• MUBI
Movies are made up of images, even the bad ones. But the bad movies rarely leave any images lingering in your brain. The great films are the ones making great images. A great image is many things, by nature diffuse, and we might agree that any great image moves even when stopped still, opening its own cinematic world. Thus, The Notebook's decision to celebrate our recent decade not with a list but with this stream. Each contributor was asked to pick 1 film he or she wants to remember from the 2000s, select 1 image from that film to remember it by, and write one sentence to supplement their selection. We've done our best to craft not simply a grab bag but a cogent flow of the indelible, one image speaking to the next on a variety of registers: from film to film, between color and compositional rhymes, and, as you'll read,
See full article at MUBI »

Danny Glover & Ousmane Sembene On The Fabulous Picture Show

If you’re not already familiar with Al Jazeera English’s film programme, The Fabulous Picture Show, which you can catch online after episodes have aired, then I’d recommend it for its diverse coverage of independent film from around the world where both new and hot and established talent are exposed and explored.

Although the excerpt below was taken from an episode featuring Cary Fukunaga, director of the socio-political thriller Sin Nombre, the first part of the show has an interview with actor/producer Danny Glover, highlighting his political activism, from the documentary Soundtrack For A Revolution, which I’ve written about here before, and including his support for Hugo Chavez – who later went on to pledge funding for Glover to make a film about 18th century Haitian revolutionary Toussaint L’Overture – and the role of music and film in shaping fights for freedom. He also speaks about his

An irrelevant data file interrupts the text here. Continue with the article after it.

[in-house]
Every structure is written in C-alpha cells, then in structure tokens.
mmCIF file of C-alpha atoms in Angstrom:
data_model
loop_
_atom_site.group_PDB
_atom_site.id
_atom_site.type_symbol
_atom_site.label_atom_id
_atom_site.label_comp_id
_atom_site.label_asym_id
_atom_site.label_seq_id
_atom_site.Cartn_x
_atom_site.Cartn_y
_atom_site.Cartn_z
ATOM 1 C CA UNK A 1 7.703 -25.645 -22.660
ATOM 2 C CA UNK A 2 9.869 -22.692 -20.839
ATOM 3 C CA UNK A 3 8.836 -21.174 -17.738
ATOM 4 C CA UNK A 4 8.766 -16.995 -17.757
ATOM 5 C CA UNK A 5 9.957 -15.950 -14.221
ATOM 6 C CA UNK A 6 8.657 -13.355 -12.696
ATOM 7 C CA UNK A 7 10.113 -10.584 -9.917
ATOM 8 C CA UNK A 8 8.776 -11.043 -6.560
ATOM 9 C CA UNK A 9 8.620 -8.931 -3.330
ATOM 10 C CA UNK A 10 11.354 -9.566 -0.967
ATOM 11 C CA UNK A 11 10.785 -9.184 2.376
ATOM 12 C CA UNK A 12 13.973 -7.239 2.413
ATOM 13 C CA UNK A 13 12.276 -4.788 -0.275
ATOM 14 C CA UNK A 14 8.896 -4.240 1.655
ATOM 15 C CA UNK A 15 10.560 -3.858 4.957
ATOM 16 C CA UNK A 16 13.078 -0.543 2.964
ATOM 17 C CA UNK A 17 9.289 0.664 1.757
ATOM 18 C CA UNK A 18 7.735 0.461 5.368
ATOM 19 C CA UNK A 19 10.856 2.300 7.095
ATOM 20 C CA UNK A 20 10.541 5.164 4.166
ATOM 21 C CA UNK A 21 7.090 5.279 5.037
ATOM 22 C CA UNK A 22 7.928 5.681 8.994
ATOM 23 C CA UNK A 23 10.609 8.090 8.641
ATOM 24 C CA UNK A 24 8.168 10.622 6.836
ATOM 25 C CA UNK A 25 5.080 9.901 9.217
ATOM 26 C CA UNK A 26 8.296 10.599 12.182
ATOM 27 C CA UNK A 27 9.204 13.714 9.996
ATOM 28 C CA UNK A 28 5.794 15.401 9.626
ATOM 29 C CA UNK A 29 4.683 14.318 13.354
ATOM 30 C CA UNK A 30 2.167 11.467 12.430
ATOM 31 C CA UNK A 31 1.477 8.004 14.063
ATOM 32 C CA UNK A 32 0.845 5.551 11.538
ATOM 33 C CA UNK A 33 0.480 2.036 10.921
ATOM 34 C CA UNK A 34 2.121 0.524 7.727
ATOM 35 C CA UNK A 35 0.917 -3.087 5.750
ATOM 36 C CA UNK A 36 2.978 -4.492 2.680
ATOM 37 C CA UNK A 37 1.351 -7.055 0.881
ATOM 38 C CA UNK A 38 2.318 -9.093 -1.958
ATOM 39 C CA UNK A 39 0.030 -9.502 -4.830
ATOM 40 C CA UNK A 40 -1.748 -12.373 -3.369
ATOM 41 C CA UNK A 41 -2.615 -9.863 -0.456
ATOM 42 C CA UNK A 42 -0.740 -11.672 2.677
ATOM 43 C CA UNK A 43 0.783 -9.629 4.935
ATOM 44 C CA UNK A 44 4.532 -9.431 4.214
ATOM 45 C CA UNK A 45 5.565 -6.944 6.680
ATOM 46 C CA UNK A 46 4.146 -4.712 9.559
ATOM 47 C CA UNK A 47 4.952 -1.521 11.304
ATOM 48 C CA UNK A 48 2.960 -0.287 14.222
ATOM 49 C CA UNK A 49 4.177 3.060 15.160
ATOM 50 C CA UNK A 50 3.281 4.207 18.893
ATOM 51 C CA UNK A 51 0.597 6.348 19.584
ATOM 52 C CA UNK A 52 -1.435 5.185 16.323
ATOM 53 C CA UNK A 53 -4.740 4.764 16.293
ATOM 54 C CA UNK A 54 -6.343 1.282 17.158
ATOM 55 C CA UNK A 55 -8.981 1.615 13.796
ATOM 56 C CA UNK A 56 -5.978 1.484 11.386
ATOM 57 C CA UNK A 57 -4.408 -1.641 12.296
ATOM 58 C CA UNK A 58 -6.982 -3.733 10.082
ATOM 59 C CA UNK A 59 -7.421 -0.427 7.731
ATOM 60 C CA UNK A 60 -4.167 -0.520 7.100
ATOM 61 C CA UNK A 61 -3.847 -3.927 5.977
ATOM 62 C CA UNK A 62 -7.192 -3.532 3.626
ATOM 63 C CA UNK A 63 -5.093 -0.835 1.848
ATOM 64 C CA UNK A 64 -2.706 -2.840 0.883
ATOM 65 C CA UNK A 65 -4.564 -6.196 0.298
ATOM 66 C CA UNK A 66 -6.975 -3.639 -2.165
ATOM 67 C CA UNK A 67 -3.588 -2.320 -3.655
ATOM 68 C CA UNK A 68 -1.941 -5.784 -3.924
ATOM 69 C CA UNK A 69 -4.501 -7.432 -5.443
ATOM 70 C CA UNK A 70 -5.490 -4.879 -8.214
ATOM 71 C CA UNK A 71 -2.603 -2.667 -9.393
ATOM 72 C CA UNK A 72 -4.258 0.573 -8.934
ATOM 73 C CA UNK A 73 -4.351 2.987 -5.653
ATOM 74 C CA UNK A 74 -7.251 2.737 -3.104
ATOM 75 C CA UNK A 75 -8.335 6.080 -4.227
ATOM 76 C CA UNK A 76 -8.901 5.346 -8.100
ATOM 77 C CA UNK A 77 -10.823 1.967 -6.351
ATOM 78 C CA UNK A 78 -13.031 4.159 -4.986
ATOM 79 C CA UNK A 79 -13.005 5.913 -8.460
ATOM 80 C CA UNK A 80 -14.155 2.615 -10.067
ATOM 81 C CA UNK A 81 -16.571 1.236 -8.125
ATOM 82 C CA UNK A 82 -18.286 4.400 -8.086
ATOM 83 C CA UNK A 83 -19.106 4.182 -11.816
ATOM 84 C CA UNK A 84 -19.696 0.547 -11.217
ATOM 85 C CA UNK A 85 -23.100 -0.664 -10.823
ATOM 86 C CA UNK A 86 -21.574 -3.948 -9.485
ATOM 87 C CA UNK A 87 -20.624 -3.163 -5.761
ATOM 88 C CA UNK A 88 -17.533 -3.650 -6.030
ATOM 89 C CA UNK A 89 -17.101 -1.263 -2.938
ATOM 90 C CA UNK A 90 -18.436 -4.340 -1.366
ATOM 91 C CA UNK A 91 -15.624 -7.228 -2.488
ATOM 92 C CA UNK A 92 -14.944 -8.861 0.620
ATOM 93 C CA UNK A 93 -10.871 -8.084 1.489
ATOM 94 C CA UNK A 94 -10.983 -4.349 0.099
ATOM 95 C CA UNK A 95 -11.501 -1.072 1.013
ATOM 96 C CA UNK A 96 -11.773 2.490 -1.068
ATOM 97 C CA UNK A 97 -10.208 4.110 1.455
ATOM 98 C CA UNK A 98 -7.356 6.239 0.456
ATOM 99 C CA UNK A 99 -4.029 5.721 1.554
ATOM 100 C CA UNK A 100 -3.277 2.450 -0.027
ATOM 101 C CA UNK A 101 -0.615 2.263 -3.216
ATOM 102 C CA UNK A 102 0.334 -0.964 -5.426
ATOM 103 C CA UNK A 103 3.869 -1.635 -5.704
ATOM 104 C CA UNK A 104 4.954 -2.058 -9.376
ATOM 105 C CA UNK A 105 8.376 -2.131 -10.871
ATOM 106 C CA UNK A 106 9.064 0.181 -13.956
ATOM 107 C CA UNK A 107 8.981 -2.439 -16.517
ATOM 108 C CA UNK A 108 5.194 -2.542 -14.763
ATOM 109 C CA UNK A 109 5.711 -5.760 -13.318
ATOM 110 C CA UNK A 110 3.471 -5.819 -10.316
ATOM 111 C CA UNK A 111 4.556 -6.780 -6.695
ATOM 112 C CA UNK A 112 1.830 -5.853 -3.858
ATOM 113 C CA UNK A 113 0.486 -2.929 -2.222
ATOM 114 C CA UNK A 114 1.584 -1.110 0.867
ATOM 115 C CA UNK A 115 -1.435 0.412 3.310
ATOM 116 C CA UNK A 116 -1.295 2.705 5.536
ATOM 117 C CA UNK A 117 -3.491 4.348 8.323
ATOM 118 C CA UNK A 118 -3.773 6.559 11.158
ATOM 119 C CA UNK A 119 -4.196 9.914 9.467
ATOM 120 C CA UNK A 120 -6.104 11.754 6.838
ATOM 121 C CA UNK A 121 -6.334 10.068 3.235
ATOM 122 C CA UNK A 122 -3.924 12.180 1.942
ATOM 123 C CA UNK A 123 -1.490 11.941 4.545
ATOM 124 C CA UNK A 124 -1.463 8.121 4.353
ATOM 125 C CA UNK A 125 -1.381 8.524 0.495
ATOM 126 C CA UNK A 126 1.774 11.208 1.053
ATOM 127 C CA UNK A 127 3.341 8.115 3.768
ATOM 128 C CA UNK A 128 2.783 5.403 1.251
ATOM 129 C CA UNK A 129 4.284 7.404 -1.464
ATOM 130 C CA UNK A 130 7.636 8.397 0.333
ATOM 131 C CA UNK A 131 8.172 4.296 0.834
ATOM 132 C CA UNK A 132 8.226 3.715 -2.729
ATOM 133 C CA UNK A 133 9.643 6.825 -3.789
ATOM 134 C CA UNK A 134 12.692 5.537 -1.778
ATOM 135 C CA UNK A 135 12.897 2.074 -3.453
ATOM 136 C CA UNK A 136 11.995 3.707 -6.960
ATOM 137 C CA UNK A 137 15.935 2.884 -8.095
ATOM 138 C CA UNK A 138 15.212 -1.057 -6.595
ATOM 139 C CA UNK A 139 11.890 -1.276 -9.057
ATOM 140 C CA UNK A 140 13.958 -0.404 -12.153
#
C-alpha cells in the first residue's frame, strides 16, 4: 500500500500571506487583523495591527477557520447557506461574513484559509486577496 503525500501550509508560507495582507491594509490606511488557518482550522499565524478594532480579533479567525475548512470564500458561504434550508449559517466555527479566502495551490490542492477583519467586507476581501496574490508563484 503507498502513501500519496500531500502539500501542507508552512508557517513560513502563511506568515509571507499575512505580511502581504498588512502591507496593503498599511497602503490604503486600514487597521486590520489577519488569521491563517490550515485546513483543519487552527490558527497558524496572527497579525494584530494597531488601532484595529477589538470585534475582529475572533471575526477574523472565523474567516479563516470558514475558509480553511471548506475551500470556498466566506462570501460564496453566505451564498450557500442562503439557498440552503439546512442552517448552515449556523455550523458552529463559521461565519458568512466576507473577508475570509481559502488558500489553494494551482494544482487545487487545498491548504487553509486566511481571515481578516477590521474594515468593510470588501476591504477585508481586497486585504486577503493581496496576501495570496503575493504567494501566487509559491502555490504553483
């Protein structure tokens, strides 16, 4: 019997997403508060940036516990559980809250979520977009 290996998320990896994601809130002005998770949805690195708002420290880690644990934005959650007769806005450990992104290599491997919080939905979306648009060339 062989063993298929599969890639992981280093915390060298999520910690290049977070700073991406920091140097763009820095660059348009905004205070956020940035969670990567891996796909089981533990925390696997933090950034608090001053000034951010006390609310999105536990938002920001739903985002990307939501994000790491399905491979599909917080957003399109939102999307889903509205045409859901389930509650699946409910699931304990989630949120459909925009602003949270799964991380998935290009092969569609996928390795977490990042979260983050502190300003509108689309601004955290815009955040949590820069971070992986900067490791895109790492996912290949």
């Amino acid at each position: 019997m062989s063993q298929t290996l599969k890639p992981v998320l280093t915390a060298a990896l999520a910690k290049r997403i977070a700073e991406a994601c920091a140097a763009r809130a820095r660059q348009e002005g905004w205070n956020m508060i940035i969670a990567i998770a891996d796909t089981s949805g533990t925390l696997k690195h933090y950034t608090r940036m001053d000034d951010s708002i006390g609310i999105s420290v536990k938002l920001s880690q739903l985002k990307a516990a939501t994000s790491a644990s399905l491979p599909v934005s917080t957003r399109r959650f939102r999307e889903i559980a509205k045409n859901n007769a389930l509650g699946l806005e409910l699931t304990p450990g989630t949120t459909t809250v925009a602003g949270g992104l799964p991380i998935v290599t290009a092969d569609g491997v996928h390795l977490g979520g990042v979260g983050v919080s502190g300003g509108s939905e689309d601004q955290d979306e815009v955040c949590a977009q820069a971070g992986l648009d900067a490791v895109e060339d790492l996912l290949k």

See full article at ShadowAndAct »

The Auteurs World Cup

Charulata by Satyajit Ray (top); Moolaadé by Ousmane Sembene (middle); El Sur by Víctor Erice (bottom) The Auteurs World Cup was launched yesterday, Nov. 16. David Hudson, formerly of The Daily and GreenCine Daily, describes the Awc thus: "It’s a competitive game measuring up national and regional cinemas against each other[,] created and organized by the online community at The Auteurs. Like the World Cup in soccer, only with movies. "Background: Kicked off in September with 32 teams, then separated into 8 groups of 4, from which the top 2 in each group have qualified for the last 16. The last 16 match line-ups are here. Each team has had a manager making the selections. In each match 3 films are [...]